Apparently the only evidence these conservatives can offer about the failing of our public schools is their complete lack of the ability to make a coherent argument above a third-grade level.

 

 

July 6, 2013

Will We Ever Get to Rational Decision Making?

In my last post I re-posted a blog (Reflections on the Purpose of Education and the Manufactured Crisis) which addressed how we are actually doing vis-à-vis public education as compared to how the “reformers” say we are doing. Part of that post was a list of educational performances (in reading) by country. Here it is again:

Average score, reading literacy, PISA, 2009

  1. Korea 539
  2. Finland 536
  3. Canada 524
  4. New Zealand 521
  5. Japan 520
  6. Australia 515
  7. Netherlands 508
  8. Belgium 506
  9. Norway 503
  10. Estonia 501
  11. Switzerland 501
  12. Poland 500
  13. Iceland 500
  14. United States 500
  15. Sweden 497
  16. Germany 497
  17. Ireland 496
  18. France 496
  19. Denmark 495
  20. United Kingdom 494
  21. Hungary 494
  22. OECD average 493
  23. Portugal 489
  24. Italy 486
  25. Slovenia 483
  26. Greece 483
  27. Spain 481
  28. Czech Republic 478
  29. Slovak Republic 477
  30. Israel 474
  31. Luxembourg 472
  32. Austria 470
  33. Turkey 464
  34. Chile 449
  35. Mexico 425

[Note: data can be gleaned at http://nces.ed.gov/surveys/pisa/pisa2009highlights.asp ]

Actually, I restructured this list a tad and put it in the form that the critics of public education use it. I reaggregated all U.S. scores and then listed them by place in the “competition.” According to this listing, the U.S. isn’t even in the top ten! And since we know that we are No. 1 in all things, there is something terribly wrong. Obviously our educational system is letting us down, and since we absolutely must have a scapegoat, it is the teachers, no it is the teacher’s unions that is the problem!

“According to this listing, the U.S. isn’t even in the top ten!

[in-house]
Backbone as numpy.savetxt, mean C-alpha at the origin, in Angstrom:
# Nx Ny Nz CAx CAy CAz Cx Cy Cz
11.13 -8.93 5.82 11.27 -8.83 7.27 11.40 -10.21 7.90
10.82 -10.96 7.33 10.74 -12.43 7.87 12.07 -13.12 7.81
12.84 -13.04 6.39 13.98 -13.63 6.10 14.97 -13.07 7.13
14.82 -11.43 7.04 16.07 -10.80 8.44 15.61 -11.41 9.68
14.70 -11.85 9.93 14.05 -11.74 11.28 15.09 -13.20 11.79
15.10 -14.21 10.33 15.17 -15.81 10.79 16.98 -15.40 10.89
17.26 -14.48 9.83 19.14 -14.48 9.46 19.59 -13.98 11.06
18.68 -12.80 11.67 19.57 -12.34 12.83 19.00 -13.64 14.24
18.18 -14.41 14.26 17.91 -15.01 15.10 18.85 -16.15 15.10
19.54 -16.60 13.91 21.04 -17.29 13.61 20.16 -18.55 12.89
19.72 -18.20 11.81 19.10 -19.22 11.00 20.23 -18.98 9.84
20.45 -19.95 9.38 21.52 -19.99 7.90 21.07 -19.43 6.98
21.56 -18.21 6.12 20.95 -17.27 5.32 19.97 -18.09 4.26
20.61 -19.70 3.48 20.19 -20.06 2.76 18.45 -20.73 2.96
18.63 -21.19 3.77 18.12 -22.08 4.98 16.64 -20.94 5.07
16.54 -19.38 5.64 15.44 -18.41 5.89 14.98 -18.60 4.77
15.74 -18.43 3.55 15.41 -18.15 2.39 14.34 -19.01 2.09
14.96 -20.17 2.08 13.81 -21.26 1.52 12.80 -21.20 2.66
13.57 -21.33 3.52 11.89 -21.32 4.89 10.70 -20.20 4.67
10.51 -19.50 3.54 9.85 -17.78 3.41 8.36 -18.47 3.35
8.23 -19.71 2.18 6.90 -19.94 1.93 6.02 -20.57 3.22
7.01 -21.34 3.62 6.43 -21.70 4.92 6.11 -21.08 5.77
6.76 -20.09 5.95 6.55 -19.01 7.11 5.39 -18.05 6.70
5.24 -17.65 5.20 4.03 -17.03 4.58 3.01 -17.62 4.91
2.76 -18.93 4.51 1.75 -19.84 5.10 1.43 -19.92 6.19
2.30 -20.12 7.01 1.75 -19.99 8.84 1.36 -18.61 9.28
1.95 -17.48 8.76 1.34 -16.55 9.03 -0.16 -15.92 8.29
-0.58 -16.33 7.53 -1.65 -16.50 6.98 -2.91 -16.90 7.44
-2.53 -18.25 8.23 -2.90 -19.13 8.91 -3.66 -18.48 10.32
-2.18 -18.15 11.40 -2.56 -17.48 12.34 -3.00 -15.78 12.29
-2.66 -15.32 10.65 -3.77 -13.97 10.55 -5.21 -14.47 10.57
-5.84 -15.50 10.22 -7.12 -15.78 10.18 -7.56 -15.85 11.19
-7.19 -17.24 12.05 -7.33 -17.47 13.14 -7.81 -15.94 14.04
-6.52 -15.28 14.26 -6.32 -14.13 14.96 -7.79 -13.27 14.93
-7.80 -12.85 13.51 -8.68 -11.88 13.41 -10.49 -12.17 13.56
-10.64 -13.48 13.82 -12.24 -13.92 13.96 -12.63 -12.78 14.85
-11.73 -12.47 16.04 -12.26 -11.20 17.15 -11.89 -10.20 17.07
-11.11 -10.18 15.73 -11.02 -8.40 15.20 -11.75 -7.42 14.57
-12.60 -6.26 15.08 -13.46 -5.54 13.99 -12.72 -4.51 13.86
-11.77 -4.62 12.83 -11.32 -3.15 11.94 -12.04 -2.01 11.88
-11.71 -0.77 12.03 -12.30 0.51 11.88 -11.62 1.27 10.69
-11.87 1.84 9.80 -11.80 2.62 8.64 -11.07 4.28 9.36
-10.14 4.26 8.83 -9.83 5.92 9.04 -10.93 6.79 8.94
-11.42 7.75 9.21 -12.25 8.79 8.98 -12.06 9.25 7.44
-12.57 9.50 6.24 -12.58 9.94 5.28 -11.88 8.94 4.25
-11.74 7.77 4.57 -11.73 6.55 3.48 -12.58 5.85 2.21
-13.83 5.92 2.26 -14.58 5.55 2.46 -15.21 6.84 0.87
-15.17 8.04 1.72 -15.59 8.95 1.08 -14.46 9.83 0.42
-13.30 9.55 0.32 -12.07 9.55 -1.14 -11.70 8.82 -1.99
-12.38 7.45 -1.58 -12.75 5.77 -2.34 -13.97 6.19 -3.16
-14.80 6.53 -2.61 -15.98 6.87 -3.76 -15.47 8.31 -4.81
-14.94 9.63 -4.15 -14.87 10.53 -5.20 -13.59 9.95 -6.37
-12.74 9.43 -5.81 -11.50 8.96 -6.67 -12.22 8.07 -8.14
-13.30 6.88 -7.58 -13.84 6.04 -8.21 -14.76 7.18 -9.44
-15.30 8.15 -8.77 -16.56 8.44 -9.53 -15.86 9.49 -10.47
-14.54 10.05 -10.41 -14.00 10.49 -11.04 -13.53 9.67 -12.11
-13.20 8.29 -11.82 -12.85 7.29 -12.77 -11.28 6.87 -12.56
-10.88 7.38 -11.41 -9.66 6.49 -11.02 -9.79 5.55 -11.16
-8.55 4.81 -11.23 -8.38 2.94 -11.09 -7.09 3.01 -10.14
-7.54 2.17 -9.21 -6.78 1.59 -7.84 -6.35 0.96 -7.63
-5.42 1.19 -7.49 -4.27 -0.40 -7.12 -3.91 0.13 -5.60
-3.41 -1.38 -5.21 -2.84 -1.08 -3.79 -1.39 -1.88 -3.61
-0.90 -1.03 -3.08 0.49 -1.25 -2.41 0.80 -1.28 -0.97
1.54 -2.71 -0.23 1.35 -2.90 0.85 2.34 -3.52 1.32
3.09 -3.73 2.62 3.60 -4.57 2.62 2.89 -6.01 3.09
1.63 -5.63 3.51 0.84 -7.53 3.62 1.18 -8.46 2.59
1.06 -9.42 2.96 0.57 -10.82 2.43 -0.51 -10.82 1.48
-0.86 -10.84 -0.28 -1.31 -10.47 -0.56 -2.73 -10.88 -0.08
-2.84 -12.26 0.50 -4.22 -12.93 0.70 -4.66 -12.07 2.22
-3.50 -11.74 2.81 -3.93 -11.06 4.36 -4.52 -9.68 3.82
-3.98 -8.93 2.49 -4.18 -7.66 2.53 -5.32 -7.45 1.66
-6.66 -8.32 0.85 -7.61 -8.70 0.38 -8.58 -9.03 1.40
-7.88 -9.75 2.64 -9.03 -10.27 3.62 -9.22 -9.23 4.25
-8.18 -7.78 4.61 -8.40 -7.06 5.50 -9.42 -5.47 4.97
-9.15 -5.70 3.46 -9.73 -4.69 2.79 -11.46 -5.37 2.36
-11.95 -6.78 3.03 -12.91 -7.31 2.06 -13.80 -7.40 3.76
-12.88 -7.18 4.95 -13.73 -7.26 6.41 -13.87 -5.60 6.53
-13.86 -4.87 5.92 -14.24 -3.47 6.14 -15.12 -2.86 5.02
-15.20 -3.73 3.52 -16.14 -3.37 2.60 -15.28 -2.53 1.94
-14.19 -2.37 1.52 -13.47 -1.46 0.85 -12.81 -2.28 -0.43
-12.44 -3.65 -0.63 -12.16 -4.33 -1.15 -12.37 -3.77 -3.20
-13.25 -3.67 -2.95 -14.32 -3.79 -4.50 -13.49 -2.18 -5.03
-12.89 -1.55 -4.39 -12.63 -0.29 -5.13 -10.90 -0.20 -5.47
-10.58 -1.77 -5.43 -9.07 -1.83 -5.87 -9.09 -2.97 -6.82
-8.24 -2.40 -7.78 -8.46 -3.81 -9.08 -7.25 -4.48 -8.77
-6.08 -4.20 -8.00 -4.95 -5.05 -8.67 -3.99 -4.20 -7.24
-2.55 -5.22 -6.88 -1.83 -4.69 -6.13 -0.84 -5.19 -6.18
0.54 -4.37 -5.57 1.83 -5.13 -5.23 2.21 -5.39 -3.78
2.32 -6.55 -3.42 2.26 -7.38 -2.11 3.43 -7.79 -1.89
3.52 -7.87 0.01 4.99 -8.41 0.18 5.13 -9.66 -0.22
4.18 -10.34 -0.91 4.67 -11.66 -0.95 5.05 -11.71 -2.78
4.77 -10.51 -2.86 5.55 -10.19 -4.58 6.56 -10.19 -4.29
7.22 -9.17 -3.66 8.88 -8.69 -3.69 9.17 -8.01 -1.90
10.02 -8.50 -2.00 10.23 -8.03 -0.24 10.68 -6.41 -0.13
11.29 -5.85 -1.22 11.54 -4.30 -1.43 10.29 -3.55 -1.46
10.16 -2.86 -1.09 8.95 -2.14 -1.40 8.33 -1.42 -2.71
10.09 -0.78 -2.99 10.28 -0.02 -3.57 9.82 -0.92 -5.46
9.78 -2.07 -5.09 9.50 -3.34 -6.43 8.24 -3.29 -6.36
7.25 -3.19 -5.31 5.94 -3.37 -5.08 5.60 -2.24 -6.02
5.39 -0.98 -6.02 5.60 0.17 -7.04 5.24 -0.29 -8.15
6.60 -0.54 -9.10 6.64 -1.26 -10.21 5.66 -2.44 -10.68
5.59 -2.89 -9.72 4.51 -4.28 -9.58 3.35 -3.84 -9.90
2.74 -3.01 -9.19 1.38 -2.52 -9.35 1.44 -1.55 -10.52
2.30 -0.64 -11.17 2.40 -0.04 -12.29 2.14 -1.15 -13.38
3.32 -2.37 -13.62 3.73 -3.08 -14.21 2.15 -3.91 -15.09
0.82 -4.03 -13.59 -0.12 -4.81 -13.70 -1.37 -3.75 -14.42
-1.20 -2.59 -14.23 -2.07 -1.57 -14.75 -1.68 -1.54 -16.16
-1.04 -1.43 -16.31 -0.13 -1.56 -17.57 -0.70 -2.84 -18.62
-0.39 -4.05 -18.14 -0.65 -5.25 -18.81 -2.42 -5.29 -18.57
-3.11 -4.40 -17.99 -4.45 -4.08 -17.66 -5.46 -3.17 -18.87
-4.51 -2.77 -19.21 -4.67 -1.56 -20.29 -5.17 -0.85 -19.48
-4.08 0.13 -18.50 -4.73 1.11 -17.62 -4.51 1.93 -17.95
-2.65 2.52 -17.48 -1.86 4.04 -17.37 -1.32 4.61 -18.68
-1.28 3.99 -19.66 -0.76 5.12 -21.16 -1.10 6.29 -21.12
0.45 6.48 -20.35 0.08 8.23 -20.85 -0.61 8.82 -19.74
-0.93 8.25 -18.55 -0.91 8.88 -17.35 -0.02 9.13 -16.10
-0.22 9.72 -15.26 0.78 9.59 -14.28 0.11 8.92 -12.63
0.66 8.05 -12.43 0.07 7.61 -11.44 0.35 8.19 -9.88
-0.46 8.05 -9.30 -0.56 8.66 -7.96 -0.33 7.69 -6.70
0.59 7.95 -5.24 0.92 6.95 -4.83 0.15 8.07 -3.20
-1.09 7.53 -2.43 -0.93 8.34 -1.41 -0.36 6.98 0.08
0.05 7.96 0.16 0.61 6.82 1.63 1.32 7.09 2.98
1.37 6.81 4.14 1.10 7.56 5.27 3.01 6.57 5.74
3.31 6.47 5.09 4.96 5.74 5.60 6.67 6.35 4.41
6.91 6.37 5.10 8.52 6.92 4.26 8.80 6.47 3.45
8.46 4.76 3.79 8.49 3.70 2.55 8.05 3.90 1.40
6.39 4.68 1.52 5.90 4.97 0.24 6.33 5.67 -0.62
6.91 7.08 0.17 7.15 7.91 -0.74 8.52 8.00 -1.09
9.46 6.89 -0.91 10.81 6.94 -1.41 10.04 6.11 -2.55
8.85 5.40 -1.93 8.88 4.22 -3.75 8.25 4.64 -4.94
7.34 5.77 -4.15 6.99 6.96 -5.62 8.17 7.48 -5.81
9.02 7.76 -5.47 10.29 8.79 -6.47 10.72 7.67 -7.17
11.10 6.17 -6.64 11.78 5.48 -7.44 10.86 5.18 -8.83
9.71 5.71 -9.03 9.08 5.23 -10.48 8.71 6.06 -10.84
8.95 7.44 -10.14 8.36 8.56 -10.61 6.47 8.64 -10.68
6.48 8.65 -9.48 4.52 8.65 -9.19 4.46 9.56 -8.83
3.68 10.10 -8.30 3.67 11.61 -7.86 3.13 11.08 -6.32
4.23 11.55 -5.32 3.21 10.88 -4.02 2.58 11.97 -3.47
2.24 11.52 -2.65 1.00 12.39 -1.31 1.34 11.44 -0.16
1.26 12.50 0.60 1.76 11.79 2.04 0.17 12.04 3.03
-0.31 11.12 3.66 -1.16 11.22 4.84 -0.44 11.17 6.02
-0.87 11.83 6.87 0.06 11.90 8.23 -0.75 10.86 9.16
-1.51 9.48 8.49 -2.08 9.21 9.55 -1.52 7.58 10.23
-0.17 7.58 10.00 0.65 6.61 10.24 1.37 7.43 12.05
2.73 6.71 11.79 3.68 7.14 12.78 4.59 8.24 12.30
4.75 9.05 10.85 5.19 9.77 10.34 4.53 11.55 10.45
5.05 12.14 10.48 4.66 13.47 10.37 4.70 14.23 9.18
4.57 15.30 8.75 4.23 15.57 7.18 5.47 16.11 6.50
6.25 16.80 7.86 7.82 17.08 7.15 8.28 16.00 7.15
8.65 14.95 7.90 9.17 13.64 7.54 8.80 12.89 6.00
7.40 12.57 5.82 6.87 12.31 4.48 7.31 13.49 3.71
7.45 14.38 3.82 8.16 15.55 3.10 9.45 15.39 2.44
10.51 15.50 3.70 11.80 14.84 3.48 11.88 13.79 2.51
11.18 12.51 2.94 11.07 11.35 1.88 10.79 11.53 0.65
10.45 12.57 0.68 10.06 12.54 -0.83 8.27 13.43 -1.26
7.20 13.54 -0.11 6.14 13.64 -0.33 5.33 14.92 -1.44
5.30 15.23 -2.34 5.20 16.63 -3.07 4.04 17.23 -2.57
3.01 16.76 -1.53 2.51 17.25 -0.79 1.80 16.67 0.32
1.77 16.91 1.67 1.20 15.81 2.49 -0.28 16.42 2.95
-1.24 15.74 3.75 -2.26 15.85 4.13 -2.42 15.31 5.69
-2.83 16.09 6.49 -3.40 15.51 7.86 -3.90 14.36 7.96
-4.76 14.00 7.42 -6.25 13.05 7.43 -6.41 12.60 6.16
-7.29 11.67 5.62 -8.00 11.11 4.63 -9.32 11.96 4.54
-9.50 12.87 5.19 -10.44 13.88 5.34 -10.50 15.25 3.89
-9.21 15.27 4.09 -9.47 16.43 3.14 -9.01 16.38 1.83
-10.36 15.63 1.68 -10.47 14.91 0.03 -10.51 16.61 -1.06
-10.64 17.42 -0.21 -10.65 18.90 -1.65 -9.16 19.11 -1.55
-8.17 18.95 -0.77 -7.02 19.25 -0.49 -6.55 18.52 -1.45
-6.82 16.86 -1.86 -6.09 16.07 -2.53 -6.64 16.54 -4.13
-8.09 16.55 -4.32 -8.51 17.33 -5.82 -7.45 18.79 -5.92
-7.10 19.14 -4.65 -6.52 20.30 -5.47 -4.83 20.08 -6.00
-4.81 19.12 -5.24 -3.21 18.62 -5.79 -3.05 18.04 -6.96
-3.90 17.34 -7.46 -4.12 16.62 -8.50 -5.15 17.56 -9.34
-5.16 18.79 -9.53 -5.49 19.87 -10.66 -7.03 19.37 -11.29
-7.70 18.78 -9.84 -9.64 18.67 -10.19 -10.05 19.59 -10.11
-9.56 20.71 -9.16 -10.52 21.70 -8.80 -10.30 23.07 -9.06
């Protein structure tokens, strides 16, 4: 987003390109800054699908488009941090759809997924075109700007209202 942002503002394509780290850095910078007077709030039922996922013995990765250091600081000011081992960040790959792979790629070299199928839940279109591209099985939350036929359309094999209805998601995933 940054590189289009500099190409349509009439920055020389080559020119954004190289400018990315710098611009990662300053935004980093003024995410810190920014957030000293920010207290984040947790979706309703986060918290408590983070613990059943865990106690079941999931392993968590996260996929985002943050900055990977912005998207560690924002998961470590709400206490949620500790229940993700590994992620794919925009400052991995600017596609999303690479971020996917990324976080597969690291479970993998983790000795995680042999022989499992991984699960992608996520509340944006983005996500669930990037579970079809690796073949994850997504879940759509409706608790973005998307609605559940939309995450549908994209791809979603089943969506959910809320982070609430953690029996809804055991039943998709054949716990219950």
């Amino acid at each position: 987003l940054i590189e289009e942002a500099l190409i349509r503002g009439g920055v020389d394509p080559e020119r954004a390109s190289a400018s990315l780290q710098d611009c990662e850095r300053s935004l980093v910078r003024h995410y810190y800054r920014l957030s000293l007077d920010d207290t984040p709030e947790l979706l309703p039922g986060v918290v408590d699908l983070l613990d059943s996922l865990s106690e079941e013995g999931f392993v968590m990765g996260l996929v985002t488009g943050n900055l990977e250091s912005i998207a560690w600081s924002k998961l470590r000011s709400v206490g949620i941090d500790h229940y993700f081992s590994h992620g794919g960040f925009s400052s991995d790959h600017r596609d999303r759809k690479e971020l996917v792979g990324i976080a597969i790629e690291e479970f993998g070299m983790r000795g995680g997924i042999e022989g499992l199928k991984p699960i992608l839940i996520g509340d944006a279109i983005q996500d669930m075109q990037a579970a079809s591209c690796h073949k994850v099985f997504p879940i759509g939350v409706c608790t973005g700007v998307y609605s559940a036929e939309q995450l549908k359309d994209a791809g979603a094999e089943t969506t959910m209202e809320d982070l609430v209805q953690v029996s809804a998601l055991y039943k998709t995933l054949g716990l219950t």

And since we know that we are No. 1 in all things, there is something
terribly wrong. Obviously our educational system is letting us down!

Let’s look at the list as it was originally posted:

Average score, reading literacy, PISA, 2009
[United States, Asian students 541]
Korea 539
Finland 536
[United States, White students 525]
Canada 524
New Zealand 521
Japan 520
Australia 515
Netherlands 508
Belgium 506
Norway 503
Estonia 501
Switzerland 501
Poland 500
Iceland 500
United States (overall) 500
Sweden 497
Germany 497
Ireland 496
France 496
Denmark 495
United Kingdom 494
Hungary 494
OECD average 493
Portugal 489
Italy 486
Slovenia 483
Greece 483
Spain 481
Czech Republic 478
Slovak Republic 477
Israel 474
Luxembourg 472
Austria 470
[United States, Hispanic students 466]
Turkey 464
Chile 449
[United States, Black students 441]
Mexico 425
[Note: data can be gleaned at http://nces.ed.gov/surveys/pisa/pisa2009highlights.asp ]

Here the scores of U.S. students were disaggregated into a number of subsets: Asian-Americans, Whites, Hispanics, and Blacks. Note that Asian-American kids did better than Korean kids or Japanese kids. Where do these Asian-American kids go to school? There surely must be a network of private schools catering to them for their performance to be that good. Actually, I think you will find that the Asian-American kids are going to our public schools. Consequently, the education afforded them, at least when it comes to reading, is as good as anywhere else in the world.